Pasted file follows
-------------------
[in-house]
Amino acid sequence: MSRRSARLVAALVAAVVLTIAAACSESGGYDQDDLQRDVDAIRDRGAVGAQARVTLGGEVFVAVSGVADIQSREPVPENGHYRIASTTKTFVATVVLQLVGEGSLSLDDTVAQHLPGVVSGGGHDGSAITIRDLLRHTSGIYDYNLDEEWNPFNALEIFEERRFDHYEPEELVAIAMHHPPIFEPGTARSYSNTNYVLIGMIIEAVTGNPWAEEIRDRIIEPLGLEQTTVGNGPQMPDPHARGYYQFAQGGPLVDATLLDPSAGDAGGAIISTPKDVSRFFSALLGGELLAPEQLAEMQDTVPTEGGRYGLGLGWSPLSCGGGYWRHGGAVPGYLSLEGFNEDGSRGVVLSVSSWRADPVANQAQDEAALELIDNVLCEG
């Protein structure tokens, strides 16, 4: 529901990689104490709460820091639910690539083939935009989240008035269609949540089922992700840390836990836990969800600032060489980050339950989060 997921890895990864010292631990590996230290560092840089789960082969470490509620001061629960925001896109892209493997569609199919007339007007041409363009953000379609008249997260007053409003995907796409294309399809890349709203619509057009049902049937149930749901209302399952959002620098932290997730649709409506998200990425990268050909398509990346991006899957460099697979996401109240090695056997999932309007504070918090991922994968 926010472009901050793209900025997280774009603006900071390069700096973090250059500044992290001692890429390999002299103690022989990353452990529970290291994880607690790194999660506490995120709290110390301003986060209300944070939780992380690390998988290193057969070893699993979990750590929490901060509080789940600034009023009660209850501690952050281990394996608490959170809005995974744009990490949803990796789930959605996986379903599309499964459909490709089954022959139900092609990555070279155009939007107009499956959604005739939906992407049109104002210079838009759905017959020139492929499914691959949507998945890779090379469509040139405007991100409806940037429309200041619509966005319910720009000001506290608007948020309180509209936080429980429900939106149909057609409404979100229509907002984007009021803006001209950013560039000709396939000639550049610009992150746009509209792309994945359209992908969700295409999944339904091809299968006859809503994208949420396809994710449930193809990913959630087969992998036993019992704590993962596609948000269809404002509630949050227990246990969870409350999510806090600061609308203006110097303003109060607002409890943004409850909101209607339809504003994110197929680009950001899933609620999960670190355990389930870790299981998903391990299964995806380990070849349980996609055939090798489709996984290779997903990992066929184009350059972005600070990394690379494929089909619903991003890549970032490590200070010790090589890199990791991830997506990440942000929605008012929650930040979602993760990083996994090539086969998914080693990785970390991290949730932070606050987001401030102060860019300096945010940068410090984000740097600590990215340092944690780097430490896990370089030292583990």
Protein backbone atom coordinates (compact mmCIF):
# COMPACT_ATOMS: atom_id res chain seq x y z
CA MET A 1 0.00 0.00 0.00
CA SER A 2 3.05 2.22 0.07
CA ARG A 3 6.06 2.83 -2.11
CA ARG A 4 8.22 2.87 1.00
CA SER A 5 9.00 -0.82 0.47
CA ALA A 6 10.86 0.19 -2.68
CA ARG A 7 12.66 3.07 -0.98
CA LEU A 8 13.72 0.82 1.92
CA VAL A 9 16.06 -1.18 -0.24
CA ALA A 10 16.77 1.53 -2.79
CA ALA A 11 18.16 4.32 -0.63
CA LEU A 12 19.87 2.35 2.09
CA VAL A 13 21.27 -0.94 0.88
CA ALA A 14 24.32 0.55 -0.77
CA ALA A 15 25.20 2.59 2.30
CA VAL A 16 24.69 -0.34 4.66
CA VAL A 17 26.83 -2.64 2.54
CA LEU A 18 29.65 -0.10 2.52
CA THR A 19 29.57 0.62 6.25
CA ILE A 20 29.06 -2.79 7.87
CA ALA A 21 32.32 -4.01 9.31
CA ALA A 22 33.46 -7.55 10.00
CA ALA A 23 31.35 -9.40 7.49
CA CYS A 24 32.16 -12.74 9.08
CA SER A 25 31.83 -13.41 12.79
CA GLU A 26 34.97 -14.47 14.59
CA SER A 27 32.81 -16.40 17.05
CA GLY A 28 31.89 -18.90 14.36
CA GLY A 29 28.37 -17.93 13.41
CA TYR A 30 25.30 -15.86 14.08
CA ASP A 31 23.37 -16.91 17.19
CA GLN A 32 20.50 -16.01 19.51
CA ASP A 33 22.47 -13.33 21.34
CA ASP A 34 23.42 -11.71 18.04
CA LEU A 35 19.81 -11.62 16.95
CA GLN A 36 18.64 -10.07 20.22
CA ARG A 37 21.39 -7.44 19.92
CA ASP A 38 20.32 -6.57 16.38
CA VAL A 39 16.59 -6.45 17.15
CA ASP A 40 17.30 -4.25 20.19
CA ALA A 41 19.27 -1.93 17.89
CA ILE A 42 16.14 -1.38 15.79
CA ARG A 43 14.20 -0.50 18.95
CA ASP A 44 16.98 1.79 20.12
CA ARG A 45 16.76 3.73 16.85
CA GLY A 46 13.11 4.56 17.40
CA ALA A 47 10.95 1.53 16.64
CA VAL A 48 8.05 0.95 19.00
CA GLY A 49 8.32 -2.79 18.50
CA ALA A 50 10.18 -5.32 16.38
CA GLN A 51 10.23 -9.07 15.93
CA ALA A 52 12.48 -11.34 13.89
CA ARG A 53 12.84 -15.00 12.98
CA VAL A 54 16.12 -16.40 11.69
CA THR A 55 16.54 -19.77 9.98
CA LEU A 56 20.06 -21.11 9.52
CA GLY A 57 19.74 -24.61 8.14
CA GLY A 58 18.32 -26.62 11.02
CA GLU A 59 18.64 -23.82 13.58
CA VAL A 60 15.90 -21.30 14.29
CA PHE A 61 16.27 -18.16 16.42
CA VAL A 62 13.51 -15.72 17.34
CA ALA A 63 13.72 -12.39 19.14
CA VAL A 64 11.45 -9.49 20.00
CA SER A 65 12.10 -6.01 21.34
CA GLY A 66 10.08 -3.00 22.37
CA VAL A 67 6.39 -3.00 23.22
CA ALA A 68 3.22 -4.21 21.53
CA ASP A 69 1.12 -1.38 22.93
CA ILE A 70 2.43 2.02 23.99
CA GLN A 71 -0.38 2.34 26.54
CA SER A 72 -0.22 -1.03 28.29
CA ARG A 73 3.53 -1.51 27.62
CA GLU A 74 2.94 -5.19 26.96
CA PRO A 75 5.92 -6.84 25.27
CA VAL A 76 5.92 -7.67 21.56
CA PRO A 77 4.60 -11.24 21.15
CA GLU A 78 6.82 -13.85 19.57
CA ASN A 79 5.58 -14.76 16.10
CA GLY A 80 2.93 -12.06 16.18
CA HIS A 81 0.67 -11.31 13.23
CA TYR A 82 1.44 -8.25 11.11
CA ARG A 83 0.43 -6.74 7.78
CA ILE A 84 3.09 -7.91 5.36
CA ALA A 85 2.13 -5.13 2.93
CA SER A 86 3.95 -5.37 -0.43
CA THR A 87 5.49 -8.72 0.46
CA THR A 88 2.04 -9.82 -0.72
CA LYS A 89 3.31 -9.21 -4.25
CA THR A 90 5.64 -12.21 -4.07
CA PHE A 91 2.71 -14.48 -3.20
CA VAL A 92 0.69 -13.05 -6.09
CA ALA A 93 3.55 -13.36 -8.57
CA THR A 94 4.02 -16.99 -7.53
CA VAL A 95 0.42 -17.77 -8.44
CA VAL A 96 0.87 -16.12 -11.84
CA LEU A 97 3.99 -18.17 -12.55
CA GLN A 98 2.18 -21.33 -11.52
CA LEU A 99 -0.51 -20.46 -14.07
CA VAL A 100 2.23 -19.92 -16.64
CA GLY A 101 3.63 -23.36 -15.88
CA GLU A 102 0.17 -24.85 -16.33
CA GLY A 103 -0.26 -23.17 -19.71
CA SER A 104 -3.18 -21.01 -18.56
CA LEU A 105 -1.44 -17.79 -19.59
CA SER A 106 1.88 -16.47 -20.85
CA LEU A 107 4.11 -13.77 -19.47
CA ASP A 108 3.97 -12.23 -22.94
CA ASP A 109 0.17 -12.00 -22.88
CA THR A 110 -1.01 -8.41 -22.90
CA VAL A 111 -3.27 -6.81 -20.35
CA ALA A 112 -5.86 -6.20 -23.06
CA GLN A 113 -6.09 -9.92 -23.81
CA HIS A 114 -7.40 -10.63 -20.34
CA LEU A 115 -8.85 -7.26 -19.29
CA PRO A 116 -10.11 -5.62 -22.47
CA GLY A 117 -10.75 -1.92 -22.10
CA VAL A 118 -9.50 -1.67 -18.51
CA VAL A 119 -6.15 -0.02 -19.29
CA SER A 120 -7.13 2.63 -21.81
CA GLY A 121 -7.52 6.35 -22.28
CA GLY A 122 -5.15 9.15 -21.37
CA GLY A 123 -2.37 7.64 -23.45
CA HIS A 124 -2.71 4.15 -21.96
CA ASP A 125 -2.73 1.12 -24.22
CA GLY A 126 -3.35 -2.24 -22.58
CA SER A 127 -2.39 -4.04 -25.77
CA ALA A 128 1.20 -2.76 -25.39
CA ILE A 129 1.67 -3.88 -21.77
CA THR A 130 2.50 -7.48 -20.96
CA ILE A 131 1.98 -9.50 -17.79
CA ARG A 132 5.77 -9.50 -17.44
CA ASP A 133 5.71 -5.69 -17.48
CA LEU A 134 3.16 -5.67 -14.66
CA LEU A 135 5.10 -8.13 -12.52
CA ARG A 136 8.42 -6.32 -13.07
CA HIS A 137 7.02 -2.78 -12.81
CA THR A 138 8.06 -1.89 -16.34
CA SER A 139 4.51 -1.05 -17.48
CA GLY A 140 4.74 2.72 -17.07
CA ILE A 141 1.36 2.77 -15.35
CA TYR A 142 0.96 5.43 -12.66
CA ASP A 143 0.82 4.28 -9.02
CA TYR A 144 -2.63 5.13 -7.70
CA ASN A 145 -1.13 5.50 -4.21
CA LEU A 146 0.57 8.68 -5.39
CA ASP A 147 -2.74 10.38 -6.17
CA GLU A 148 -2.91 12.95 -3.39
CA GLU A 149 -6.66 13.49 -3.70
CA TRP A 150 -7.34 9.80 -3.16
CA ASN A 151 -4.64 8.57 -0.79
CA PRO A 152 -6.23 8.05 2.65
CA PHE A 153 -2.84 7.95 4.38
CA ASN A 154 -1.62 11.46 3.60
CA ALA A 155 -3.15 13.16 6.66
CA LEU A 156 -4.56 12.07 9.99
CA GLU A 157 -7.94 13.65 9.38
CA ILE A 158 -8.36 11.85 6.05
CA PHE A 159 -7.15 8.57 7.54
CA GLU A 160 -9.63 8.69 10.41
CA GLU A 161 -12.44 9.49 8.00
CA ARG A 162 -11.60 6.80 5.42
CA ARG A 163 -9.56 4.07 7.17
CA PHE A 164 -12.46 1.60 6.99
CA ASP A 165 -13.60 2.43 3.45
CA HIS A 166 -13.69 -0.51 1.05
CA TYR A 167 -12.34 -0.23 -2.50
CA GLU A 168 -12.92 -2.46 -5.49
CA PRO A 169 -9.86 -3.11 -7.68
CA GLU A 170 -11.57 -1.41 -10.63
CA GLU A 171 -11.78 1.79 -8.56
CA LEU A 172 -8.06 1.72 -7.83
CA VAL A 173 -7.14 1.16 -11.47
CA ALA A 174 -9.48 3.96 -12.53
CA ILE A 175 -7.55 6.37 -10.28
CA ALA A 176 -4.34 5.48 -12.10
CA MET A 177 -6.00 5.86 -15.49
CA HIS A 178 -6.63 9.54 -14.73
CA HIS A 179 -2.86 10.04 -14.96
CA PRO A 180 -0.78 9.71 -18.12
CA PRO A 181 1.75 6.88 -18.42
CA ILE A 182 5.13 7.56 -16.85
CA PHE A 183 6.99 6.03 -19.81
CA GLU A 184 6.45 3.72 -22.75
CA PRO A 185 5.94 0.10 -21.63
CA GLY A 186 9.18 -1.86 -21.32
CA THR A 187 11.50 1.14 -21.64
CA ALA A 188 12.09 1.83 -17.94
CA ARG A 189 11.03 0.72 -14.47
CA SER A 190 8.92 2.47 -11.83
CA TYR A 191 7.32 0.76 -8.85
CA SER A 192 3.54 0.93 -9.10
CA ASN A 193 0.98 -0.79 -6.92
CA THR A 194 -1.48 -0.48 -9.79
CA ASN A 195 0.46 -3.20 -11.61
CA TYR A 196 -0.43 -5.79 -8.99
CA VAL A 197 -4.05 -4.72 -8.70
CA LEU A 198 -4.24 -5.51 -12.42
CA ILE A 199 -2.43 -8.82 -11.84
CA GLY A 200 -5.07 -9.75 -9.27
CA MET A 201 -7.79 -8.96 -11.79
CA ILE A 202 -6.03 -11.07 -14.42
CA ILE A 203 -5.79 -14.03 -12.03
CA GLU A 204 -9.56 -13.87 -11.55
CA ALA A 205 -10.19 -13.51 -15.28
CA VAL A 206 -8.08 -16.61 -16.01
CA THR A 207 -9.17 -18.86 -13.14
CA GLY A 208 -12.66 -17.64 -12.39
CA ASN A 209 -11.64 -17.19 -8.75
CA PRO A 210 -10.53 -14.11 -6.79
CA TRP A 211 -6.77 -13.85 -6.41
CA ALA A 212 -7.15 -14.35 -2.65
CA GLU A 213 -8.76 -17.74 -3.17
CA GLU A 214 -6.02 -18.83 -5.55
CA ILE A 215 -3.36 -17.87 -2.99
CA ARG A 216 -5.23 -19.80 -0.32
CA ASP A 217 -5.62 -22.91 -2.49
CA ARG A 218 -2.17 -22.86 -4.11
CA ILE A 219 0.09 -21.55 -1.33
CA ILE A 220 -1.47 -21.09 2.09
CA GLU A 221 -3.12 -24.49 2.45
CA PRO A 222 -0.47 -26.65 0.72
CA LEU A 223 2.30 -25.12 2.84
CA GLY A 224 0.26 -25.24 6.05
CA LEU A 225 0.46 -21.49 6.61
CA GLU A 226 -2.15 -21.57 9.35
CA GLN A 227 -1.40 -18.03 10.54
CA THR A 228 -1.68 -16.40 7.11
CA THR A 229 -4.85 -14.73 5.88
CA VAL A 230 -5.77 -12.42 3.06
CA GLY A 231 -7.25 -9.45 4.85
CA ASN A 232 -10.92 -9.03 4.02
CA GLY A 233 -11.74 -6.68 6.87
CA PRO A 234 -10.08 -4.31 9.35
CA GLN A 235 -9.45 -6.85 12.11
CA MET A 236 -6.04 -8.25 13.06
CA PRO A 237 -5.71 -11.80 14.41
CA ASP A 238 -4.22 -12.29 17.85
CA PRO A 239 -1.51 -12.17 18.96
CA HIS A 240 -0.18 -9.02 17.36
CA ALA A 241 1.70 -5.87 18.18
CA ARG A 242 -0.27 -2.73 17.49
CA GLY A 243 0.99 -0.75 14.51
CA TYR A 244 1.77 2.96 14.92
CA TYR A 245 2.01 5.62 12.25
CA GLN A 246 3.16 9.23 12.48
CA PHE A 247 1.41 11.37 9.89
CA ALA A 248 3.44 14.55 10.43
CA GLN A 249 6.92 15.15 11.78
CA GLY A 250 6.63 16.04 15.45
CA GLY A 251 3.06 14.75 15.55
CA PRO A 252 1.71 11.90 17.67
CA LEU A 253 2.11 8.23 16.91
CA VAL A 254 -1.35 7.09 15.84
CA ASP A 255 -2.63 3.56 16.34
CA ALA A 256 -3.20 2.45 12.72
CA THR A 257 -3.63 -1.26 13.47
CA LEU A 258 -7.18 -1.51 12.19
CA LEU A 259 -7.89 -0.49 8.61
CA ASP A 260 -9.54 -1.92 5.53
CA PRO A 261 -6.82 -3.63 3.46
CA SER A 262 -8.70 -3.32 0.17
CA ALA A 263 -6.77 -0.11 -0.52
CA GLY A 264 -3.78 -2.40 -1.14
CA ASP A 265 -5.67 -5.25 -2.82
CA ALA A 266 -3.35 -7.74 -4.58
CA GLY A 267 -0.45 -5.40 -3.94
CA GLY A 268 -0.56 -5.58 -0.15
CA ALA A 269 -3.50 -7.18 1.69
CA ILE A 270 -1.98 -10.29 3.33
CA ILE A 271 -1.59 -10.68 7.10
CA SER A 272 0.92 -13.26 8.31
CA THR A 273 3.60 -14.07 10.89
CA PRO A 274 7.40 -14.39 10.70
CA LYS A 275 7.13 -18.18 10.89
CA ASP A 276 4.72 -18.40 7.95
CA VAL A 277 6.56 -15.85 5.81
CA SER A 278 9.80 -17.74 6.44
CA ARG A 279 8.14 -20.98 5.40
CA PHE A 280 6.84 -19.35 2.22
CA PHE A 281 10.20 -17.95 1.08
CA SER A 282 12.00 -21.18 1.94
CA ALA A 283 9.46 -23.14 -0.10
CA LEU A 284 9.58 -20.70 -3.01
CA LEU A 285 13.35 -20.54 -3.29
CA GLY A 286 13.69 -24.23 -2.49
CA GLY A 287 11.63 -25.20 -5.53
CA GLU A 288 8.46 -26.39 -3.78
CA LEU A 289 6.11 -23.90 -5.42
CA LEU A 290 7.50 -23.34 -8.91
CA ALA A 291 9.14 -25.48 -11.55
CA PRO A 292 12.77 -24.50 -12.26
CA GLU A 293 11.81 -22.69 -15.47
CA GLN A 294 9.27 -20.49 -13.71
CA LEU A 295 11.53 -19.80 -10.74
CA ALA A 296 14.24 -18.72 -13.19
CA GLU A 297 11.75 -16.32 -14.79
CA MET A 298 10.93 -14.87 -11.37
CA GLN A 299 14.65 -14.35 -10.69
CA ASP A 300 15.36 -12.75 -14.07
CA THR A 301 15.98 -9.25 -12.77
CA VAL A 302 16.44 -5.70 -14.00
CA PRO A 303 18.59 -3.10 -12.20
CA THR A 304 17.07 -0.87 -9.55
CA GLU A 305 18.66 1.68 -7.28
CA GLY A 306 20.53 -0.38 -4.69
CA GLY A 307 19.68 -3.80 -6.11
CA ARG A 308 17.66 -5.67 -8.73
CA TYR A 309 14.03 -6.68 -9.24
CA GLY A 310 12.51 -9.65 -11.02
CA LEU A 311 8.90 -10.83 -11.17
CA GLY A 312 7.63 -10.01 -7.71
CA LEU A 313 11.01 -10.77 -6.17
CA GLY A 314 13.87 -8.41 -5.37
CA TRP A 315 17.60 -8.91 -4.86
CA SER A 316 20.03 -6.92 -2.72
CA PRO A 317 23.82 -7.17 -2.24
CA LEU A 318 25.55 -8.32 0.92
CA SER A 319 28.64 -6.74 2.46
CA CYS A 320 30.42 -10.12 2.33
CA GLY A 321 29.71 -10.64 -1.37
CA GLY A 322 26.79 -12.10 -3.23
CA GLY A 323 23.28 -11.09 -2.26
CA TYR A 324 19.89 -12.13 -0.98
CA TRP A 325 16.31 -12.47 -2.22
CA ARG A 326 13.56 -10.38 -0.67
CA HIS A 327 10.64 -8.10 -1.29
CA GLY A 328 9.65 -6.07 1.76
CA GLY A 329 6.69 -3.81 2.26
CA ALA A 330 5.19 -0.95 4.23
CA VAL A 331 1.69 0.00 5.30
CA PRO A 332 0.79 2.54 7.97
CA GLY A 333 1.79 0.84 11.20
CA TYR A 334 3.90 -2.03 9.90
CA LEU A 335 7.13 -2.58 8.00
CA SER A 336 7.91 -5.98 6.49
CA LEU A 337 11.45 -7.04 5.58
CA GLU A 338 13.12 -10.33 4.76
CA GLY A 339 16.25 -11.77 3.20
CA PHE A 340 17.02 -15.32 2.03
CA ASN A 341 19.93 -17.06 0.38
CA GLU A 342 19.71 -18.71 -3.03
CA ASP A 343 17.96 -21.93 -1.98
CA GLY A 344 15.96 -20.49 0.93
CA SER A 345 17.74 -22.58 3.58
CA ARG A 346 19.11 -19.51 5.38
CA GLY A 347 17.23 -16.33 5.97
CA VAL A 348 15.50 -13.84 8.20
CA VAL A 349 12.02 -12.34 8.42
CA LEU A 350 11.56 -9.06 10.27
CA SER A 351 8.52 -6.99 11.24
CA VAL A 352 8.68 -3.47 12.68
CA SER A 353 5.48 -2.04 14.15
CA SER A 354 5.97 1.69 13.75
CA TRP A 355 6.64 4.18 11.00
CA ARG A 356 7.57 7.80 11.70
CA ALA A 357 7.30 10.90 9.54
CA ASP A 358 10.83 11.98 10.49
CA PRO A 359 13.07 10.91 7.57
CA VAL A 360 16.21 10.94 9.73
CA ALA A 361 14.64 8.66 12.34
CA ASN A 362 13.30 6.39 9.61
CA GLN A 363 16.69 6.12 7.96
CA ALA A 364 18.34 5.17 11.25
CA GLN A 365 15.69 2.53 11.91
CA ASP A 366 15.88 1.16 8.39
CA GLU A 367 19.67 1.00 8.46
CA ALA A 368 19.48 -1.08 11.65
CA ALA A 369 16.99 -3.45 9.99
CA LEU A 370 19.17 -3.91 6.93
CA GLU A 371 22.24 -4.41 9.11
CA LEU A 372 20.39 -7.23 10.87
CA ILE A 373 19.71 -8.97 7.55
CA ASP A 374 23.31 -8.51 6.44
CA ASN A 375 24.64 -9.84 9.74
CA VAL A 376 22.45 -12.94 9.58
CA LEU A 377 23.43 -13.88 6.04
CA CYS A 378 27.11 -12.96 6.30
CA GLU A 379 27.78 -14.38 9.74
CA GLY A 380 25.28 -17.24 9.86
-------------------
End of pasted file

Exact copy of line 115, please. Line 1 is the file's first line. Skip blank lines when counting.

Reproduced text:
CA THR A 110 -1.01 -8.41 -22.90